John Libbey Eurotext

The aetiologies of epilepsy Volume 23, issue 1, February 2021

Figures


  • Figure 1

Tables

Learning objectives [1]

  • Describe the major aetiologies for epilepsy (i.e. structural, genetic, infectious, metabolic, immune, and neurodegenerative) (L1).
  • Describe the common structural aetiologies (e.g. hippocampal sclerosis, tumours, malformations, vascular lesions, traumatic brain injury, etc.) (L2).
  • Describe the common genetic causes of epilepsy (e.g. monogenic or polygenic inheritance, germline or somatic mutations) (L2).
  • Describe the common infectious causes of epilepsy, including geographical impacts (e.g. bacterial, fungal, viral, parasites) (L2).
  • Describe the common metabolic causes of epilepsy (e.g. inborn errors of metabolism, glucose transport defects, pyridoxine dependent seizures, mitochondrial pathologies) (L2).
  • Describe the common immune causes of epilepsy (e.g. Rasmussen encephalitis, LGI1 antibodies, NMDA antibodies, etc.) (L2).
  • Describe the common neurodegenerative causes of epilepsy (e.g. Alzheimer's disease, Down syndrome, progressive myoclonic epilepsies) (L2).

Major aetiologies of epilepsy

Any brain has the propensity to have seizures, which occur when excitability of an area or areas of the brain exceed a certain threshold. The epilepsies are a group of heterogenous neurological conditions whereby an underlying brain disorder leads to a reduction of the intrinsic seizure threshold, so increasing the propensity for spontaneous recurrent seizures.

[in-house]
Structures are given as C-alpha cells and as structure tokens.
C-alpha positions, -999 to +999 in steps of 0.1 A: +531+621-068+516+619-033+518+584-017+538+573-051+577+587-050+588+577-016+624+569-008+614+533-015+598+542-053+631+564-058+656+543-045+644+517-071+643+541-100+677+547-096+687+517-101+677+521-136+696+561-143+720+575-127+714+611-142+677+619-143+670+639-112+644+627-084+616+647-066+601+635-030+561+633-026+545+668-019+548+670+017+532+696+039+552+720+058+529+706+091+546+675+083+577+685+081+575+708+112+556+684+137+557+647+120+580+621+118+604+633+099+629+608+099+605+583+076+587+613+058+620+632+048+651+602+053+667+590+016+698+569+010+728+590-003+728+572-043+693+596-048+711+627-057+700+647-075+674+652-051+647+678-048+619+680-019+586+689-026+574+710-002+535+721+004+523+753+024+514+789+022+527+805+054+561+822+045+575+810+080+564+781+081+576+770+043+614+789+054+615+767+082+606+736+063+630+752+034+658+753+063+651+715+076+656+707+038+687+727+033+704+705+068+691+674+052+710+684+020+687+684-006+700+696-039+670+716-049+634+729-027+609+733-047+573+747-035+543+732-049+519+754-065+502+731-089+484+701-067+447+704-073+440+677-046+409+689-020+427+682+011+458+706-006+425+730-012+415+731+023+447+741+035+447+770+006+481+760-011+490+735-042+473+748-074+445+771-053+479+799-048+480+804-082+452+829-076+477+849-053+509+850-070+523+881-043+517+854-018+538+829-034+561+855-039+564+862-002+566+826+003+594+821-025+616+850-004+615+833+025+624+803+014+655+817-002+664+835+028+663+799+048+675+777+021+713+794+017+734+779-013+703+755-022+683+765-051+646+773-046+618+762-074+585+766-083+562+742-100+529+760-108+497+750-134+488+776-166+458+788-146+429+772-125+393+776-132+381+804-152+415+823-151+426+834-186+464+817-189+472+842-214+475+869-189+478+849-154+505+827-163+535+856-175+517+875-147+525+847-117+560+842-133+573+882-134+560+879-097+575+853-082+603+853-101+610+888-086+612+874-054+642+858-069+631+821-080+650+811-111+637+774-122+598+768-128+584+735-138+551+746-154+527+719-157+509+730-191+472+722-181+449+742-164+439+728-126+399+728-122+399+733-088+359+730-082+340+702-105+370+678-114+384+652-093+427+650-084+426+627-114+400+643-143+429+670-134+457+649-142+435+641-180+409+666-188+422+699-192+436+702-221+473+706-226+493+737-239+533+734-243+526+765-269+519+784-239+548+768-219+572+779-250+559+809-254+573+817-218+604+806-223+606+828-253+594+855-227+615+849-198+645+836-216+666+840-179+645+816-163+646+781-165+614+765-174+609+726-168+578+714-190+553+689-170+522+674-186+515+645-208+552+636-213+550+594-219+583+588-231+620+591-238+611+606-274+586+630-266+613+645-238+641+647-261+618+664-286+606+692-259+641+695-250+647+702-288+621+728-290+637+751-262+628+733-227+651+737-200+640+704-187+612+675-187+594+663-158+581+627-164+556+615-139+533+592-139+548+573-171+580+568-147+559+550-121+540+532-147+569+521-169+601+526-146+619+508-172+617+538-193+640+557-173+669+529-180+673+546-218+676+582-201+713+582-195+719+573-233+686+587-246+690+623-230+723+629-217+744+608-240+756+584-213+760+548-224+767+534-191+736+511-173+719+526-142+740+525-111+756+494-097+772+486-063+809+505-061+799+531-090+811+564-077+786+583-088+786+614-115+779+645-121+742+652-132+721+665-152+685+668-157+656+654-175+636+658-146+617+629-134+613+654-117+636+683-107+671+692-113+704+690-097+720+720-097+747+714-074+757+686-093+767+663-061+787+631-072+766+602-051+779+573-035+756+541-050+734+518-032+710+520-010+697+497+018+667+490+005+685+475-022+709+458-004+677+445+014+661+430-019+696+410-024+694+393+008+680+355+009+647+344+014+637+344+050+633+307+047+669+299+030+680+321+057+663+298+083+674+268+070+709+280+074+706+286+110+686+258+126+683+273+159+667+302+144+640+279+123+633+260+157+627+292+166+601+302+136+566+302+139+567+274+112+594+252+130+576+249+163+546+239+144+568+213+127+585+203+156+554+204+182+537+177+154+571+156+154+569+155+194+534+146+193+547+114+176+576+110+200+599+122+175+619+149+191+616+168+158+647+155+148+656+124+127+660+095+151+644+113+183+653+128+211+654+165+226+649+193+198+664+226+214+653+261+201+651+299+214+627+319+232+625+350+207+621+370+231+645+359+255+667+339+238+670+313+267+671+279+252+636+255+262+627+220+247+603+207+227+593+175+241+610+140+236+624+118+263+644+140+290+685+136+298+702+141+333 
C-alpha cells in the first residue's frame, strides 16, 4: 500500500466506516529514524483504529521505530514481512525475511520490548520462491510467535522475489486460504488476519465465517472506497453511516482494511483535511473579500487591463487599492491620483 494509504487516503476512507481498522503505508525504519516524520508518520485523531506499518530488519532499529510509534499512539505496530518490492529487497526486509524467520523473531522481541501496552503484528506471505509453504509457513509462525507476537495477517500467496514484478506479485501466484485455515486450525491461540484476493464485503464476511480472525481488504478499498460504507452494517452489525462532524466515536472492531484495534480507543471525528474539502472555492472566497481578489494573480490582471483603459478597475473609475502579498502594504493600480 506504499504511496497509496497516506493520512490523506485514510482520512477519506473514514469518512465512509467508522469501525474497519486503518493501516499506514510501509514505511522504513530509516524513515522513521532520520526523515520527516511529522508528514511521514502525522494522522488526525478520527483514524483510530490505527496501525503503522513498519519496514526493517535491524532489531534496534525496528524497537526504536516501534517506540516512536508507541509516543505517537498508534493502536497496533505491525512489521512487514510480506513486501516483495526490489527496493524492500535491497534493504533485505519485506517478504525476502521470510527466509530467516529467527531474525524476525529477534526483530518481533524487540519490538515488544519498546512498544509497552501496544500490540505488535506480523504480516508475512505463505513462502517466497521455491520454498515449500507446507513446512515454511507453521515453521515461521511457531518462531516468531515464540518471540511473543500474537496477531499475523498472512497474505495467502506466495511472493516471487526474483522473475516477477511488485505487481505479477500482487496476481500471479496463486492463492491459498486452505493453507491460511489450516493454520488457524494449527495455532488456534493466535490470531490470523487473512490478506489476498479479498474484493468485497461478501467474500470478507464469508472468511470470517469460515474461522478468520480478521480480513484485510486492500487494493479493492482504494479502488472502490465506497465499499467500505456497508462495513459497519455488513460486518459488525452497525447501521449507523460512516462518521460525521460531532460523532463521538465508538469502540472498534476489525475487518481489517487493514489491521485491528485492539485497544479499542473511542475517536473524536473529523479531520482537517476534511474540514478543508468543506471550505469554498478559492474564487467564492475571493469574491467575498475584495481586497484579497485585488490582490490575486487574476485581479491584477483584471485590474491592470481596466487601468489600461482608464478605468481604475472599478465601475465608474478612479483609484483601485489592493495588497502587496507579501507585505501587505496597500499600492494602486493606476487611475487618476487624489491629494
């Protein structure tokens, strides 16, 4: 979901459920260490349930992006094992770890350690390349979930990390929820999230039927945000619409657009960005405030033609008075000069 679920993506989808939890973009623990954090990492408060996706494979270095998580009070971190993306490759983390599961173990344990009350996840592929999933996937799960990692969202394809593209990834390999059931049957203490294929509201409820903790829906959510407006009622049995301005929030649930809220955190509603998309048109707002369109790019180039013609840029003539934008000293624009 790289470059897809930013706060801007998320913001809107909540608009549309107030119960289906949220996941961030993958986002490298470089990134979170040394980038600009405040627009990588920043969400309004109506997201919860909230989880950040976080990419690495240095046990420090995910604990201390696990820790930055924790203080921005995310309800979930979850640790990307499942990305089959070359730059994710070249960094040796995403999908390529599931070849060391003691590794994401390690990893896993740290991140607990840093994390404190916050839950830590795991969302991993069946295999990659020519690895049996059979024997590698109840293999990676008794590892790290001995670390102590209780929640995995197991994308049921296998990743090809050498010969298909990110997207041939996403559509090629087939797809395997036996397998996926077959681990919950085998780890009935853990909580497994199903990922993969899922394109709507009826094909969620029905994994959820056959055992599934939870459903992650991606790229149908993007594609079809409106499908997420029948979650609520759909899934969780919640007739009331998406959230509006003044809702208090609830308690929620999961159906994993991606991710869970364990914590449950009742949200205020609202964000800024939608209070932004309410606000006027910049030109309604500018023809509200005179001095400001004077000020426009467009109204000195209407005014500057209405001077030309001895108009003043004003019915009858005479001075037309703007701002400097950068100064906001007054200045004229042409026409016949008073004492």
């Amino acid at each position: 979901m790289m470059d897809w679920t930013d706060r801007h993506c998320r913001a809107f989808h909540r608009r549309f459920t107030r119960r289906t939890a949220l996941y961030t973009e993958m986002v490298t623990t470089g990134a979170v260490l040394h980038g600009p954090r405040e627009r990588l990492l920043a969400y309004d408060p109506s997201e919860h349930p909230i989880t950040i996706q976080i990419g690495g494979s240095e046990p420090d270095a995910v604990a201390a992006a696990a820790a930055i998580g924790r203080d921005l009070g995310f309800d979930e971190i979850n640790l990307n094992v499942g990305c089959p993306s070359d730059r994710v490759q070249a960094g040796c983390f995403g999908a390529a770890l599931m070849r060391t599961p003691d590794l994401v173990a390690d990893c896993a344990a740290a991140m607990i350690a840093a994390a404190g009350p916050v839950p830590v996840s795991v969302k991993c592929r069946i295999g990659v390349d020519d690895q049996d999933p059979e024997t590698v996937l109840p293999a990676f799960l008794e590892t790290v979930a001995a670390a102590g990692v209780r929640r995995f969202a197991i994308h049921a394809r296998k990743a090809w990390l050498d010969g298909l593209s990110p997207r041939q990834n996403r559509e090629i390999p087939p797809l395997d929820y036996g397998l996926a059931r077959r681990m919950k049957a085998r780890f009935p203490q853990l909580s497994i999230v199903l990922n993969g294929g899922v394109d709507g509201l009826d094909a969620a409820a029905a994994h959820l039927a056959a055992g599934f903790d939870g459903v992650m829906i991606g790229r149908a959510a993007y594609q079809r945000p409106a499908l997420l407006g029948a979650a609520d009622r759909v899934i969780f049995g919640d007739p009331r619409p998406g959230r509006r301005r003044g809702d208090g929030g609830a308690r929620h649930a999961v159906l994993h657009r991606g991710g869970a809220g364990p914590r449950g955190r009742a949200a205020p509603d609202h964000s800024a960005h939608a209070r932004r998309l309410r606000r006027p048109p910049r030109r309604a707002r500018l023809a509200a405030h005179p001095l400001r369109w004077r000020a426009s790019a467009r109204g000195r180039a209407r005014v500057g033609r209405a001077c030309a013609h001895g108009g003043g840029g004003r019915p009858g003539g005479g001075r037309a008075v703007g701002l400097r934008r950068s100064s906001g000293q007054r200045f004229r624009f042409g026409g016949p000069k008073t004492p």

The clinician's first diagnostic step is to determine that an event is most likely an epileptic seizure and not one of a range of possible differential diagnoses including dissociative seizures, syncope, parasomnias, movement disorders and other non-epileptic events. The identification of an underlying aetiology is a fundamental subsequent step for the diagnosis and management of the epilepsies. Indeed, since aetiology influences the recurrence risk following a single seizure [2, 3], it can be important in making the diagnosis of epilepsy, for which a seizure recurrence risk of 60% is an accepted criterion [4]. The most recent classification of the epilepsies provides a new framework at three levels and highlights the importance of considering aetiology at each level: seizure type, epilepsy type, and epilepsy syndrome [5]. Aetiological categories in the International League Against Epilepsy (ILAE) classification include structural, genetic, infectious, metabolic, immune, and unknown [5]. In the ILAE curriculum, there is an additional category, neurodegenerative. The aetiologies within neurodegenerative can be placed in other aetiological categories, but, because of the growing clinical importance of neurodegenerative disease, here it is considered separately [6]. These categories are not mutually exclusive; for example, some genetic conditions, such as tuberous sclerosis, cause structural lesions, or inborn errors of metabolism can often be included in both genetic and metabolic aetiological categories. Moreover, there may be multiple risk factors that contribute to the development of epilepsy (e.g. people with a family history of epilepsy have a higher chance of developing epilepsy following a traumatic brain injury).